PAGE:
Results tagged ‘ catcher ’

July 24 – Happy Birthday Joe Oliver

Today is the 49th birthday of Major League Baseball’s controversial career home run leader and son of a former-Yankee, Barry Bonds. Exactly one year after Bonds came into this world, today’s Pinstripe Birthday celebrant was born in Memphis, Tennessee. Joe Oliver played just 12 games of his 13-year big league career in a Yankee uniform as a backup catcher during the 2001 season. He spent his most productive big league seasons with the Reds and started behind the plate for Lou Piniella’s 1990 World Champion Cincinnati team. He caught 1,033 games in thirteen big league seasons. He hit the last of his 102 big league home runs in a Yankee uniform against the great Greg Maddux. The only other member of the Yankee family to be born on this date is this former Yankee pitcher.

Year Tm G PA AB R H 2B 3B HR RBI SB BB SO BA OBP SLG OPS
2001 NYY 12 40 36 3 9 1 0 1 2 0 1 12 .250 .263 .361 .624
13 Yrs 1076 3698 3367 320 831 174 3 102 476 13 248 637 .247 .299 .391 .690
CIN (8 yrs) 769 2648 2408 210 593 120 2 72 342 6 178 437 .246 .298 .387 .686
SEA (2 yrs) 98 316 285 45 72 16 1 12 45 3 24 53 .253 .311 .442 .753
PIT (1 yr) 45 146 134 10 27 8 0 1 13 2 10 33 .201 .253 .284 .537
BOS (1 yr) 5 13 12 1 3 1 0 0 1 0 1 3 .250 .308 .333 .641
NYY (1 yr) 12 40 36 3 9 1 0 1 2 0 1 12 .250 .263 .361 .624
DET (1 yr) 50 166 155 8 35 8 0 4 22 0 7 33 .226 .253 .355 .608
MIL (1 yr) 97 369 337 43 92 20 0 12 51 2 27 66 .273 .332 .439 .772
Provided by Baseball-Reference.com: View Original Table
Generated 7/23/2013.

 

July 20 – Happy Birthday Red Kleinow

When Hall of Famer Bill Dickey began his sixth consecutive season as the Yankees’ starting catcher in 1934 he broke the 25-year-old record for most consecutive years starting for New York at that position, which was set by today’s Pinstripe Birthday Celebrant. John Peter Kleinow, better known as Red, was born in Milwaukee on this date in 1877. He played baseball in college and then the minor leagues before signing with the Highlanders in 1904. During his first season in New York, he was the team’s back-up backstop to Deacon McGuire. He took over as starter the following year and maintained that status through the 1909 season.

Never a good hitter, Kleinow was instead considered to be an excellent defensive catcher. His lifetime percentage for throwing out base runners attempting to steal was an impressive 44%. But it was a pitch that got over Kleinow’s head in his rookie season that cost New York a shot at the franchise’s first pennant in 1904. Trailing Boston by a game and a half with just two to play, New York’s 41-game winner, Jack Chesbro was pitching against the first place team in the eighth inning of a 2-2 tie game. Chesbro threw one of the dirtiest baseballs in the game and in the later innings, when the sun was low in the sky and shadows covered the Hilltopper Park pitching mound, it was next to impossible for a hitter or catcher to pick up the flight of a “Happy Jack” doctored baseball. With a runner on third, Chesbro let loose a spitball that the hitter never saw. Unfortunately, neither did Kleinow. As the ball sailed over the catcher’s head, the runner on third scampered safely home and Boston won the game and clinched the pennant.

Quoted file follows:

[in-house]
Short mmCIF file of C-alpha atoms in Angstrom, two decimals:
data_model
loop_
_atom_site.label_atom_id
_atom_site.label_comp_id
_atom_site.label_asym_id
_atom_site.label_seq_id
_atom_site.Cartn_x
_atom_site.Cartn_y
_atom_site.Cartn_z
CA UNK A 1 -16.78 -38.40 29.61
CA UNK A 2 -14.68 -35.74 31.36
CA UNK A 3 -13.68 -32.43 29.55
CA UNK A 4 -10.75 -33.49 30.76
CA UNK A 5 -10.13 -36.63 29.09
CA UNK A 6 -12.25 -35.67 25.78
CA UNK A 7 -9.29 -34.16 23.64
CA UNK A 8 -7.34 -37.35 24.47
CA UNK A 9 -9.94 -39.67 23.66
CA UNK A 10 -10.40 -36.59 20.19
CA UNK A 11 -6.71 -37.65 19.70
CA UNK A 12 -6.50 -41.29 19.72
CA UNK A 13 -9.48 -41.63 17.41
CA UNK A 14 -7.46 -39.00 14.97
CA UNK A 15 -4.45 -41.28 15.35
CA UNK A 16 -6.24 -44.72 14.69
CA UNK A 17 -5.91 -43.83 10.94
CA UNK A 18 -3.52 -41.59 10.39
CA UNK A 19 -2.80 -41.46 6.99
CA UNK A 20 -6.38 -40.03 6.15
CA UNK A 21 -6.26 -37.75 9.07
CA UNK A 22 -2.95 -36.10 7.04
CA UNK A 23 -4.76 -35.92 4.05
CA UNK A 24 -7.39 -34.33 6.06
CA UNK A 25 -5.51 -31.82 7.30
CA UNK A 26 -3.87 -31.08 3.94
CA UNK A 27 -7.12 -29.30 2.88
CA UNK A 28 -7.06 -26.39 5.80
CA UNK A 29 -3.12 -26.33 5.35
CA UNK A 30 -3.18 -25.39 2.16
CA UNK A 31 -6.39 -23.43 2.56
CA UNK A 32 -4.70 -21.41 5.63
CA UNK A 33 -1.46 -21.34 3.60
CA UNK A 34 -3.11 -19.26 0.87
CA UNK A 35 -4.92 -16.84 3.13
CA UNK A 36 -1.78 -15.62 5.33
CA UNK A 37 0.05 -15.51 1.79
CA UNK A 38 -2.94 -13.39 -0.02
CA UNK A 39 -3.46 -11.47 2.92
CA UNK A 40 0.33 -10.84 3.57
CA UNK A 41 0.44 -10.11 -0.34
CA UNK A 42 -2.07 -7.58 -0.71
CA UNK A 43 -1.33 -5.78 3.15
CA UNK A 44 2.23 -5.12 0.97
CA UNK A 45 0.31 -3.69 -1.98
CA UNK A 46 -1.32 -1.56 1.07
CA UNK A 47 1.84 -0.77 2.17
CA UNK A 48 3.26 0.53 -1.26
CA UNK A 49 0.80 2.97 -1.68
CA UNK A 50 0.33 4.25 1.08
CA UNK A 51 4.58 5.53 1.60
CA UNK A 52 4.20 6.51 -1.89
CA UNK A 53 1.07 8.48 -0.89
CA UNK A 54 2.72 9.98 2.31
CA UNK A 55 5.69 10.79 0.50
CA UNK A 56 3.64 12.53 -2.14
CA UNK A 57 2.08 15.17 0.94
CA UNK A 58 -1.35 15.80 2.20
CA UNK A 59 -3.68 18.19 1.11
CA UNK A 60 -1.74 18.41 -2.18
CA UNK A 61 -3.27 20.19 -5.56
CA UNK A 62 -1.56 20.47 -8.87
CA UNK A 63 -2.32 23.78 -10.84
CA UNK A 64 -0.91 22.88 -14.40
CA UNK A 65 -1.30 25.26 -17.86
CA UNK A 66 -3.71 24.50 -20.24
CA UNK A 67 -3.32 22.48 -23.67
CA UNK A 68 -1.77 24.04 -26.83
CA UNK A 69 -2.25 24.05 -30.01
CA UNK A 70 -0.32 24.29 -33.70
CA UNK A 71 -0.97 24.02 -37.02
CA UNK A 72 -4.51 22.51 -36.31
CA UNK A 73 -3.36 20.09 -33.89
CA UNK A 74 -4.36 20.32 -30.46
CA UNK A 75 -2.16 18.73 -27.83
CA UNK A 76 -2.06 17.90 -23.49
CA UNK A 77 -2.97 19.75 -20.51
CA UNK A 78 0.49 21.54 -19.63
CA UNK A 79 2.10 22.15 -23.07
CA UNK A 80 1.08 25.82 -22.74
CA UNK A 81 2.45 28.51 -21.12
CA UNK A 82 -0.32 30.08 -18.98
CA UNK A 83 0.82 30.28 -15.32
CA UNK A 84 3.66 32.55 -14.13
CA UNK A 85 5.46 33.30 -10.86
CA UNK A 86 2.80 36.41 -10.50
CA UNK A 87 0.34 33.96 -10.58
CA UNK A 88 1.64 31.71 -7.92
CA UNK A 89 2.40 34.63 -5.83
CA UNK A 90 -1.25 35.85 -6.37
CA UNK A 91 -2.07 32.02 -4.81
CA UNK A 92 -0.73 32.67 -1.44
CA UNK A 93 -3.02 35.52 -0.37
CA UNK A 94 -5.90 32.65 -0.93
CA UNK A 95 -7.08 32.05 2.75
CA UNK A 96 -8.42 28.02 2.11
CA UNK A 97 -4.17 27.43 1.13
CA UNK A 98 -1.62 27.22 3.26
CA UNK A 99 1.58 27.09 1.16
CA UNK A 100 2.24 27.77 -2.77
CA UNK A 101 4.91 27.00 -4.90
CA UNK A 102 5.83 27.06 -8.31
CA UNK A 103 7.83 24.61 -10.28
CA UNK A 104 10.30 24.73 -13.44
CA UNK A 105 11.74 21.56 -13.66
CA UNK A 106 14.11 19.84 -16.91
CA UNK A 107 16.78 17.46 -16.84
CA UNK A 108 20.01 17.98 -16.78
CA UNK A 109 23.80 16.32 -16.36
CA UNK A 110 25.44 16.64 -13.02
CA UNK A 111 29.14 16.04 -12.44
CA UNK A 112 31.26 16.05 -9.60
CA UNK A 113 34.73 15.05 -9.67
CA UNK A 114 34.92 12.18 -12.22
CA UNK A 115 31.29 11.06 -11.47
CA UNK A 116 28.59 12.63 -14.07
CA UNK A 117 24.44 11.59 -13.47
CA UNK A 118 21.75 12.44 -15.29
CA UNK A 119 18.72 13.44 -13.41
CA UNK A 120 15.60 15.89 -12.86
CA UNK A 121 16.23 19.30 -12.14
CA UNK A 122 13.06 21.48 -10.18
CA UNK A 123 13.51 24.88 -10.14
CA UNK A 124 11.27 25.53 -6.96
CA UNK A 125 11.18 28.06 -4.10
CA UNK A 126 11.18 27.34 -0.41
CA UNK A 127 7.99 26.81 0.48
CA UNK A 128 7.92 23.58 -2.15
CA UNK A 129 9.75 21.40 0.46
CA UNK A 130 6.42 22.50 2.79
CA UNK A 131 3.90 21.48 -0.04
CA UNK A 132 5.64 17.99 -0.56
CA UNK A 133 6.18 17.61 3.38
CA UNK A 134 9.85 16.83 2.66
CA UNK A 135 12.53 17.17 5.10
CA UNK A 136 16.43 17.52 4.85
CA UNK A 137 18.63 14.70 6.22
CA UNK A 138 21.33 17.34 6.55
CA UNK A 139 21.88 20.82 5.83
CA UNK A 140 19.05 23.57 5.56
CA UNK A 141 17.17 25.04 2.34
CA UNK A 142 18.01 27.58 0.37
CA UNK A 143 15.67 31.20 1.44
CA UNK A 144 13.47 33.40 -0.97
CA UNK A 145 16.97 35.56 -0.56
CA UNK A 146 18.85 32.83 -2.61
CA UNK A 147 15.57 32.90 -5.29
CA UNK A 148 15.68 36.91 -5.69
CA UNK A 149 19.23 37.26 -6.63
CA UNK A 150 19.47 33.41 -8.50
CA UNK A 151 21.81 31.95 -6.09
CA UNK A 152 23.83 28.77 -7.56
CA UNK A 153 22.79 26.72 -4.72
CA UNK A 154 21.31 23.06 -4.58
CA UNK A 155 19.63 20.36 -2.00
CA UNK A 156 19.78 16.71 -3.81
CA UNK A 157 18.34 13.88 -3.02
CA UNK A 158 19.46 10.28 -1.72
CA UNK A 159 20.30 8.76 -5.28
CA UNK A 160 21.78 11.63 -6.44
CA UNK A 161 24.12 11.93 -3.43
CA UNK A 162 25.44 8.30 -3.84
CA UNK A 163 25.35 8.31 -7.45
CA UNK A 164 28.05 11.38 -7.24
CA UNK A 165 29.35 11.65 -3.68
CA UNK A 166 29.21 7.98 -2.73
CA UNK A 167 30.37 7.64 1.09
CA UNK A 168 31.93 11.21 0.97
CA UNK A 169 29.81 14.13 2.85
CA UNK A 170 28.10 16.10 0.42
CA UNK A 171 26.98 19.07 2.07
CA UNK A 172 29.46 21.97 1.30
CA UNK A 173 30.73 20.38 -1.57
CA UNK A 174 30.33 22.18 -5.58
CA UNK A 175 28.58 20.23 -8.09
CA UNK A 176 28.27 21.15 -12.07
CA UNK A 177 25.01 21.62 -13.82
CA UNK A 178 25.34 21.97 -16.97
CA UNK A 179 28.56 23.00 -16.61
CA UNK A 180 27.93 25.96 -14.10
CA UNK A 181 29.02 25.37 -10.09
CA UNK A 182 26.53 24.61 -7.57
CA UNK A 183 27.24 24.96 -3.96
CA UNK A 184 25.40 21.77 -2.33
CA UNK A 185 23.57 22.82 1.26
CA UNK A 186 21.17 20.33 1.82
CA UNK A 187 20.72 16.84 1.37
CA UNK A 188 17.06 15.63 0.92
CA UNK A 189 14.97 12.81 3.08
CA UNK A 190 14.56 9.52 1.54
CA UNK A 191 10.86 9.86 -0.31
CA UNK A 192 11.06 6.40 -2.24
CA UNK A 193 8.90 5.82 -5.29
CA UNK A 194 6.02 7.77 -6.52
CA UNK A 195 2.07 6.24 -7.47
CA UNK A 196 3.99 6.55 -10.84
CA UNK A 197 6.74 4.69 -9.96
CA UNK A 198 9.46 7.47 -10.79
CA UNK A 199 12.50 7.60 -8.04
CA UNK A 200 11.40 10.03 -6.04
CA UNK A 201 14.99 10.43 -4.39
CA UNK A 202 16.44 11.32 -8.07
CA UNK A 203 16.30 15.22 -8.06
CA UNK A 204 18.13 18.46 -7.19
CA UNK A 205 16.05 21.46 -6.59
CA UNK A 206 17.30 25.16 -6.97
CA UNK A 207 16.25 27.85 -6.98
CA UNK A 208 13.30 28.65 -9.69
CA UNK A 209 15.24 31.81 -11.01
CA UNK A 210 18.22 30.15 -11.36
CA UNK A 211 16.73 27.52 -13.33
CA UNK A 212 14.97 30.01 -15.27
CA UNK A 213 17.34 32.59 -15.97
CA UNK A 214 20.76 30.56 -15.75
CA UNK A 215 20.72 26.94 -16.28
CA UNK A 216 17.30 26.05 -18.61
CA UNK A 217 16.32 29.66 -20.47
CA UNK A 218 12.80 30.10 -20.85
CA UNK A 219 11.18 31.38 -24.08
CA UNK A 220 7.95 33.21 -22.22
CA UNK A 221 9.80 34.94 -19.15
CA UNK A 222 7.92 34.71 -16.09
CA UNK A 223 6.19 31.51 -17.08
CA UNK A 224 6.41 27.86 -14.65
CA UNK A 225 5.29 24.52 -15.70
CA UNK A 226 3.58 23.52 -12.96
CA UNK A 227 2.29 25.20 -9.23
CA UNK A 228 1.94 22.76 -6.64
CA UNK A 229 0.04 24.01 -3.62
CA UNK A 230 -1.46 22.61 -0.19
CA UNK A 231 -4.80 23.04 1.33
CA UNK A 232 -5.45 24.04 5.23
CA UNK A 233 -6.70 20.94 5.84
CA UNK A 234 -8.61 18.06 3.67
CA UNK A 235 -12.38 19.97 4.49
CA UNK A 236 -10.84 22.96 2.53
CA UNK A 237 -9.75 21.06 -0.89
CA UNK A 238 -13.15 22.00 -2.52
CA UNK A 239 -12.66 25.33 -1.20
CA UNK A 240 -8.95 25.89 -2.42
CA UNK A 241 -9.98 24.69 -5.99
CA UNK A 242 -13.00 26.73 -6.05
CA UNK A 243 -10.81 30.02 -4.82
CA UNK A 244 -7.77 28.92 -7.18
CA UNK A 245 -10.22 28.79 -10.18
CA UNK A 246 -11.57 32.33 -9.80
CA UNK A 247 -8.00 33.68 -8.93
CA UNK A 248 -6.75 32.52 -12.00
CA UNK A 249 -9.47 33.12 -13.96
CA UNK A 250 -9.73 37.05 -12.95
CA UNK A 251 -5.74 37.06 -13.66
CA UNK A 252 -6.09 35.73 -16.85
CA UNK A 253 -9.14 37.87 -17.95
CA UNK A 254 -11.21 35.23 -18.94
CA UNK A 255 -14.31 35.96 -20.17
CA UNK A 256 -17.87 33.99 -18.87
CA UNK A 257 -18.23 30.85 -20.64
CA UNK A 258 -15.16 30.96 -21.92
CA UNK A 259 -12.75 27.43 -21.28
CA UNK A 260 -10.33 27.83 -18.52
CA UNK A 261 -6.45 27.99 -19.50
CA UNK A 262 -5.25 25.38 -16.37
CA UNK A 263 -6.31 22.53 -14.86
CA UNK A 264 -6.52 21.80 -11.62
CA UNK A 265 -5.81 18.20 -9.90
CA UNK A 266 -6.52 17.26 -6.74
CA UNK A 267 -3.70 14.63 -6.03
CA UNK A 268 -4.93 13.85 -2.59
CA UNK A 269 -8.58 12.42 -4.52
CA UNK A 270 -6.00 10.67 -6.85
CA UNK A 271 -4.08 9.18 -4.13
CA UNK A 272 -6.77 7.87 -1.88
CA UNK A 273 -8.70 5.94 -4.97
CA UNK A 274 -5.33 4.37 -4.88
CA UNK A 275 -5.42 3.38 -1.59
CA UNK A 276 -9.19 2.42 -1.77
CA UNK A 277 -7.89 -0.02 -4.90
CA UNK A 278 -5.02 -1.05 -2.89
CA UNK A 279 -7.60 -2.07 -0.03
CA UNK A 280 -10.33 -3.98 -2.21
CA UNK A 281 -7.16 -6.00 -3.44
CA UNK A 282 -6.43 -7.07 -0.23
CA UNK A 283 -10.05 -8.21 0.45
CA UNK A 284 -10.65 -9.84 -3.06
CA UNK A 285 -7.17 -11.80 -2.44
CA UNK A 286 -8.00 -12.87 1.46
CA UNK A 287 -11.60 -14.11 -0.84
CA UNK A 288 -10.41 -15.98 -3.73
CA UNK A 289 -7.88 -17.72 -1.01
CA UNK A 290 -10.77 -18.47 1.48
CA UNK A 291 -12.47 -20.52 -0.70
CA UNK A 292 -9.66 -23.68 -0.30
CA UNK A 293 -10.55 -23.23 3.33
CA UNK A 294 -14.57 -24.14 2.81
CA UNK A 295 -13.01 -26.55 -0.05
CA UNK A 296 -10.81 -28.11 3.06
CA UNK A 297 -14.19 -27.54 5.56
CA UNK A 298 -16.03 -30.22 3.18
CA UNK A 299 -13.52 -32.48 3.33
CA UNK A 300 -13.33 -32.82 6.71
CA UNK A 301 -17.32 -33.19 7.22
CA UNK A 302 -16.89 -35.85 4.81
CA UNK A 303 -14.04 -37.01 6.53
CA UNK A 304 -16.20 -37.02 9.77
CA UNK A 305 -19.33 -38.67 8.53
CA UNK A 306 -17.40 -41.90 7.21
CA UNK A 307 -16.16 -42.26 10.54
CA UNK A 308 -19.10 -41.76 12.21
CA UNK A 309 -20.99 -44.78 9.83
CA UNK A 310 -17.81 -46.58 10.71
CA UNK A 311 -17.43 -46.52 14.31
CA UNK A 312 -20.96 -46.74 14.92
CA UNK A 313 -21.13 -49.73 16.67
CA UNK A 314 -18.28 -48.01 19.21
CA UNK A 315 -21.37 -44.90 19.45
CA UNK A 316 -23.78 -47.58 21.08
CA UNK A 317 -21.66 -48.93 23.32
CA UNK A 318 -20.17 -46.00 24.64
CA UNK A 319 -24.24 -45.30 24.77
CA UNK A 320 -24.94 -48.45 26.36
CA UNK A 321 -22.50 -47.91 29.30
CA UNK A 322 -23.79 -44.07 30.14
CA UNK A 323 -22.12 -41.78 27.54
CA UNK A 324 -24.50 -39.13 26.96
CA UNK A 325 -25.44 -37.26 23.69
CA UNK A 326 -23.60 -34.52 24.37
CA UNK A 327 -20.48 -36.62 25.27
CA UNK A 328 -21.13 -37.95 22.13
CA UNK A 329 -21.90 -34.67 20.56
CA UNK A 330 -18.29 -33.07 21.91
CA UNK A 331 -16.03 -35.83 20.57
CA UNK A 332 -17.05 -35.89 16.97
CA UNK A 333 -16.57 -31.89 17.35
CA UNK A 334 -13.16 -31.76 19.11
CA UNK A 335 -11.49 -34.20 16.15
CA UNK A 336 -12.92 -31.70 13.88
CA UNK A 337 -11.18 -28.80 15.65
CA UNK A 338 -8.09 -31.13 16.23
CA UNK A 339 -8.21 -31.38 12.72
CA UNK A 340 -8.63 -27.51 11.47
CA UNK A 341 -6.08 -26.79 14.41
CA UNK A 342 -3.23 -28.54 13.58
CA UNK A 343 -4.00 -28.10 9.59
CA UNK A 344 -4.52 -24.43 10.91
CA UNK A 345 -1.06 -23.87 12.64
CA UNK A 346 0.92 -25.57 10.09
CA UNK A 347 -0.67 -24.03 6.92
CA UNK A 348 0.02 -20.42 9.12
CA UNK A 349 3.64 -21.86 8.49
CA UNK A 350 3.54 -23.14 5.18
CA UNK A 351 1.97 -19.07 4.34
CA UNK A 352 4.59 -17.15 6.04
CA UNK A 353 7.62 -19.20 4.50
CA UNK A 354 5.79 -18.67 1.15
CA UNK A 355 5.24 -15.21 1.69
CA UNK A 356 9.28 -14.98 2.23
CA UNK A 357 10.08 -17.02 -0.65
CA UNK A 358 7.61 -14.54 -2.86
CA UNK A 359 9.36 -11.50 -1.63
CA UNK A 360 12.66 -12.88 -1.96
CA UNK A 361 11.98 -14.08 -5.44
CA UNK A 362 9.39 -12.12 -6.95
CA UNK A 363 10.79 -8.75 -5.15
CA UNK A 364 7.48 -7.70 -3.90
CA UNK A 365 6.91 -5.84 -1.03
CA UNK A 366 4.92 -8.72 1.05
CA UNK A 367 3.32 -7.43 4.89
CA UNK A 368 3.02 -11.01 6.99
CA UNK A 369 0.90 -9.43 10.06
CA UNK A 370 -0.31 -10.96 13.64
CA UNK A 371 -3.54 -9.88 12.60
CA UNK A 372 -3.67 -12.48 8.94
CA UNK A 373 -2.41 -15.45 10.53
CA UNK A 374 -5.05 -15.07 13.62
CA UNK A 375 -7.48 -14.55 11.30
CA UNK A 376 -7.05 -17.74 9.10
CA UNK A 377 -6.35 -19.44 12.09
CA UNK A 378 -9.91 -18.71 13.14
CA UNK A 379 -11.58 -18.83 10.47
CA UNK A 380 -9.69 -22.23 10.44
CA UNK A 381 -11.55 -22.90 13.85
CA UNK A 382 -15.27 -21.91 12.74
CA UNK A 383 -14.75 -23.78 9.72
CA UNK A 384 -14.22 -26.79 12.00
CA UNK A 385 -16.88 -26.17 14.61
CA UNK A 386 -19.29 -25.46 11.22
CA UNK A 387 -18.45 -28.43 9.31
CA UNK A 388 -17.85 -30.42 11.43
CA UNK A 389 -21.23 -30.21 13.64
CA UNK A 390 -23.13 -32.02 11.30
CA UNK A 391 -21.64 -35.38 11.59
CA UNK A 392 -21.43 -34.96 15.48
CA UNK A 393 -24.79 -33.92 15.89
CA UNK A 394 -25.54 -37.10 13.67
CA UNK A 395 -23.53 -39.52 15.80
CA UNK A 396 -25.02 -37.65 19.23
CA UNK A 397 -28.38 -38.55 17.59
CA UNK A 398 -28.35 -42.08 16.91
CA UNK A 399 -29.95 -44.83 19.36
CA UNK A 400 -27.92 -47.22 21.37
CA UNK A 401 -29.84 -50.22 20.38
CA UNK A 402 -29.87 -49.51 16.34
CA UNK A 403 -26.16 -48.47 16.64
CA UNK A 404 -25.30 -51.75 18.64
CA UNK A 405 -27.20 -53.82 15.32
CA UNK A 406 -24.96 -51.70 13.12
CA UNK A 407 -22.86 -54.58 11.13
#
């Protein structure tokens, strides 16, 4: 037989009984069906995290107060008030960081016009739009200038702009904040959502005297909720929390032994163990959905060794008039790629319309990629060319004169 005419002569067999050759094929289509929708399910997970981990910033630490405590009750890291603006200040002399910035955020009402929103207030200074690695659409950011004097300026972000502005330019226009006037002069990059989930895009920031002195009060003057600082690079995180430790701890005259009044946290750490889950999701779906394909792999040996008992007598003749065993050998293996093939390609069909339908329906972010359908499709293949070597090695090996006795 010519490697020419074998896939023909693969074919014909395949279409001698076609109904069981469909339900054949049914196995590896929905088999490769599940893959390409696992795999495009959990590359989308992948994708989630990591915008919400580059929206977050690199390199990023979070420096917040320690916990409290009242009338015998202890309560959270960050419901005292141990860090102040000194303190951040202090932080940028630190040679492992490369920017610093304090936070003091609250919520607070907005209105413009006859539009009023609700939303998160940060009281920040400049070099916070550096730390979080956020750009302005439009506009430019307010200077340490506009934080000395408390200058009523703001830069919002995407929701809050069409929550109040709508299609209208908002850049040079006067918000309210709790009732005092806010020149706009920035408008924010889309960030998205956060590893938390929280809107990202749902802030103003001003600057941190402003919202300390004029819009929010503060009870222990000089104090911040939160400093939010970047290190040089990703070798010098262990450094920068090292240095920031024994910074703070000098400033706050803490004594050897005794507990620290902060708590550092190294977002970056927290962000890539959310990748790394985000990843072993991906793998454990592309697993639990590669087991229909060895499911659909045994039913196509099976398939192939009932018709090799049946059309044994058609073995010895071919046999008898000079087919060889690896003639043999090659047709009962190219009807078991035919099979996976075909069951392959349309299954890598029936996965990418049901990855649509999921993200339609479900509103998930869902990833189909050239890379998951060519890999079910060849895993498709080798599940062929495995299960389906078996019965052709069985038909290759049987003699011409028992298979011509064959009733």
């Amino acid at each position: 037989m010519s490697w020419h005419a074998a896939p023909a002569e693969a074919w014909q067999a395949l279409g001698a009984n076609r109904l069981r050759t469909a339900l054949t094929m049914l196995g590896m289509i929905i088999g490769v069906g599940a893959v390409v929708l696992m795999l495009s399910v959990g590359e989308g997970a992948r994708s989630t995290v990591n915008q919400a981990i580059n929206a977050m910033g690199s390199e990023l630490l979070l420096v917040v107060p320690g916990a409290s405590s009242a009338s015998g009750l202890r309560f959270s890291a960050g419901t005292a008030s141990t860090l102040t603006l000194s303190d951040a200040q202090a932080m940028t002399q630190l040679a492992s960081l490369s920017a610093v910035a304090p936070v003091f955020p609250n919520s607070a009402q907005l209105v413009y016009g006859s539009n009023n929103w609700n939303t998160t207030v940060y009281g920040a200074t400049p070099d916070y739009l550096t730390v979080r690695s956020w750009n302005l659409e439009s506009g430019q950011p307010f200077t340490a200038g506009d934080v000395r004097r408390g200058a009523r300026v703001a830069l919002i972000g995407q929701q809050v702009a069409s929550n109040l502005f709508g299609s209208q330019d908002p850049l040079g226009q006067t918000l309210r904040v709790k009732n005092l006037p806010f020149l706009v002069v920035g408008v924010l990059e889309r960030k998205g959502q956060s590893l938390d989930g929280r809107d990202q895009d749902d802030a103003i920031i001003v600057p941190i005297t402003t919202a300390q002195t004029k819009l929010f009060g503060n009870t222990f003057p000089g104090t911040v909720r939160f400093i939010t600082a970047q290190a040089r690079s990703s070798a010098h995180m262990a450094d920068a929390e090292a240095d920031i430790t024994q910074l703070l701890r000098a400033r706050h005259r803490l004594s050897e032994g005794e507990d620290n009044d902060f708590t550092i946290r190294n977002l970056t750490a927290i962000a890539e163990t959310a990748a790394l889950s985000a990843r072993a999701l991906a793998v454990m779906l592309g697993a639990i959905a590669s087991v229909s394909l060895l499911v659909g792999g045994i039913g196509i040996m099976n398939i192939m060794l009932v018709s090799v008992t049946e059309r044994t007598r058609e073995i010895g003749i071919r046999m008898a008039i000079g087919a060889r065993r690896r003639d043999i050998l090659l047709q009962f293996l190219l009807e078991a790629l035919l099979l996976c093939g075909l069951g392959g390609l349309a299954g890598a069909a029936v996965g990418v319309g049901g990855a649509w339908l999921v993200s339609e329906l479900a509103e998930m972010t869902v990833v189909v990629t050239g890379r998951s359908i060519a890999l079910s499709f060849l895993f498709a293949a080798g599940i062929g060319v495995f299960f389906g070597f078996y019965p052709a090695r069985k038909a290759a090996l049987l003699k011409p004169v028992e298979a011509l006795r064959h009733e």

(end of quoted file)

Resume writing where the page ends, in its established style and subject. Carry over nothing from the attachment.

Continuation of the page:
In 1910, Red became a Red Sox when Boston purchased his contract from New York. But by then, the wear and tear on Kleinow’s legs from all those years of catching had caught up with him and he was out of the big leagues after 1911. His batting average during his seven years with New York was only .219 and he drove in an average of just 17 runs per season. He must have been a defensive wizard!

Red shares his July 20th birthday with this pitcher the Yankees acquired in a trade for Dave Winfield. Today is also the 44th anniversary of Man’s first steps on the Moon which also means it is my oldest brother’s birthday. Happy birthday Big J.

Year Tm G PA AB R H 2B 3B HR RBI SB BB SO BA OBP SLG OPS
1904 NYY 68 230 209 12 43 8 4 0 16 4 15 37 .206 .259 .282 .541
1905 NYY 88 278 253 23 56 6 3 1 24 7 20 34 .221 .284 .281 .564
1906 NYY 96 306 268 30 59 9 3 0 31 8 24 28 .220 .287 .276 .563
1907 NYY 90 301 269 30 71 6 4 0 26 5 24 25 .264 .327 .316 .643